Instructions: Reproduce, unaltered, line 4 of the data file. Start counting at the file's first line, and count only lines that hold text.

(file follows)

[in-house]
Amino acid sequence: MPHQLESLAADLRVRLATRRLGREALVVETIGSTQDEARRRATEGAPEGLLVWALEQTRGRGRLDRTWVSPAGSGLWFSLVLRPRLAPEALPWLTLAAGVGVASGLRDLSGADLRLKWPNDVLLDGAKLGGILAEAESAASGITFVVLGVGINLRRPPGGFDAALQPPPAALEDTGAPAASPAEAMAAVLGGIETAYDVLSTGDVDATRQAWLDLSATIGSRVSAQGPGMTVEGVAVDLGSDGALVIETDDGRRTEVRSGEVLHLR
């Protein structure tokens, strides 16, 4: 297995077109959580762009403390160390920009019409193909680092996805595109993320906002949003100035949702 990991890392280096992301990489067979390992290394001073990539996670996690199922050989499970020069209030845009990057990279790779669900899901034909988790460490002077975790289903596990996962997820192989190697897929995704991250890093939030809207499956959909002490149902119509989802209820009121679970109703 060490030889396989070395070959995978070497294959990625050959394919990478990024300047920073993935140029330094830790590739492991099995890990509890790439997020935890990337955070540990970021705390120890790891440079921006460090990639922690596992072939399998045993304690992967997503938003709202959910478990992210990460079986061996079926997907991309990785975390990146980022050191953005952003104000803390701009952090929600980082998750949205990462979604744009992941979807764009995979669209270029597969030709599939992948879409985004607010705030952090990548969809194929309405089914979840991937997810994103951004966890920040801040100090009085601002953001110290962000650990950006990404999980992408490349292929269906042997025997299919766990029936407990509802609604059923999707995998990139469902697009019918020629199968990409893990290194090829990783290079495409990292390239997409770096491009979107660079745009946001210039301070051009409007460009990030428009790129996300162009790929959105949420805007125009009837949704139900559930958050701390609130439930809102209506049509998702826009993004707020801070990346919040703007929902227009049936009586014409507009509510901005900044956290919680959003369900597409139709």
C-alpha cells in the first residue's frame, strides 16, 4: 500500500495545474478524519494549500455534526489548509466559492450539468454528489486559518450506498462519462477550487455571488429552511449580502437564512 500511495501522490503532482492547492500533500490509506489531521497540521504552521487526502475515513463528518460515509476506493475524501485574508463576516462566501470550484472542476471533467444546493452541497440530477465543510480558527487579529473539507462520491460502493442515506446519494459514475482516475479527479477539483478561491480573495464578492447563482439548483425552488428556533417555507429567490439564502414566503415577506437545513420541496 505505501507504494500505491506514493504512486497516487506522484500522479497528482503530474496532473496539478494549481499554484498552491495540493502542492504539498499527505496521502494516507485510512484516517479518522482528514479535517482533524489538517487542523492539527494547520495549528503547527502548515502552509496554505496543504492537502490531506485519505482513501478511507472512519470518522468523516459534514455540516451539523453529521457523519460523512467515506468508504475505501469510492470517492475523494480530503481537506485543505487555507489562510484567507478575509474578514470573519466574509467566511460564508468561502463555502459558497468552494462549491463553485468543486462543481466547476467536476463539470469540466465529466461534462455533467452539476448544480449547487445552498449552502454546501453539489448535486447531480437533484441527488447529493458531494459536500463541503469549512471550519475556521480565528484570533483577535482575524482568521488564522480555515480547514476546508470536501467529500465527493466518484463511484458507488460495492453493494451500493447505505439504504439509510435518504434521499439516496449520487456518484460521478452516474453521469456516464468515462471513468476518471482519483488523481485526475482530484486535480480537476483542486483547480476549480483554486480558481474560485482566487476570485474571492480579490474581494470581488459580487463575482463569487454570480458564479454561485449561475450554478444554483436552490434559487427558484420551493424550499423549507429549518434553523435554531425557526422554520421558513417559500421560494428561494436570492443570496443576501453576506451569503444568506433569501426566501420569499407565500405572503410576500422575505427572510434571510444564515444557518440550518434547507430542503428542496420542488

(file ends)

C-alpha cells in the first residue's frame, strides 16, 4: 500500500495545474478524519494549500455534526489548509466559492450539468454528489486559518450506498462519462477550487455571488429552511449580502437564512 500511495501522490503532482492547492500533500490509506489531521497540521504552521487526502475515513463528518460515509476506493475524501485574508463576516462566501470550484472542476471533467444546493452541497440530477465543510480558527487579529473539507462520491460502493442515506446519494459514475482516475479527479477539483478561491480573495464578492447563482439548483425552488428556533417555507429567490439564502414566503415577506437545513420541496 505505501507504494500505491506514493504512486497516487506522484500522479497528482503530474496532473496539478494549481499554484498552491495540493502542492504539498499527505496521502494516507485510512484516517479518522482528514479535517482533524489538517487542523492539527494547520495549528503547527502548515502552509496554505496543504492537502490531506485519505482513501478511507472512519470518522468523516459534514455540516451539523453529521457523519460523512467515506468508504475505501469510492470517492475523494480530503481537506485543505487555507489562510484567507478575509474578514470573519466574509467566511460564508468561502463555502459558497468552494462549491463553485468543486462543481466547476467536476463539470469540466465529466461534462455533467452539476448544480449547487445552498449552502454546501453539489448535486447531480437533484441527488447529493458531494459536500463541503469549512471550519475556521480565528484570533483577535482575524482568521488564522480555515480547514476546508470536501467529500465527493466518484463511484458507488460495492453493494451500493447505505439504504439509510435518504434521499439516496449520487456518484460521478452516474453521469456516464468515462471513468476518471482519483488523481485526475482530484486535480480537476483542486483547480476549480483554486480558481474560485482566487476570485474571492480579490474581494470581488459580487463575482463569487454570480458564479454561485449561475450554478444554483436552490434559487427558484420551493424550499423549507429549518434553523435554531425557526422554520421558513417559500421560494428561494436570492443570496443576501453576506451569503444568506433569501426566501420569499407565500405572503410576500422575505427572510434571510444564515444557518440550518434547507430542503428542496420542488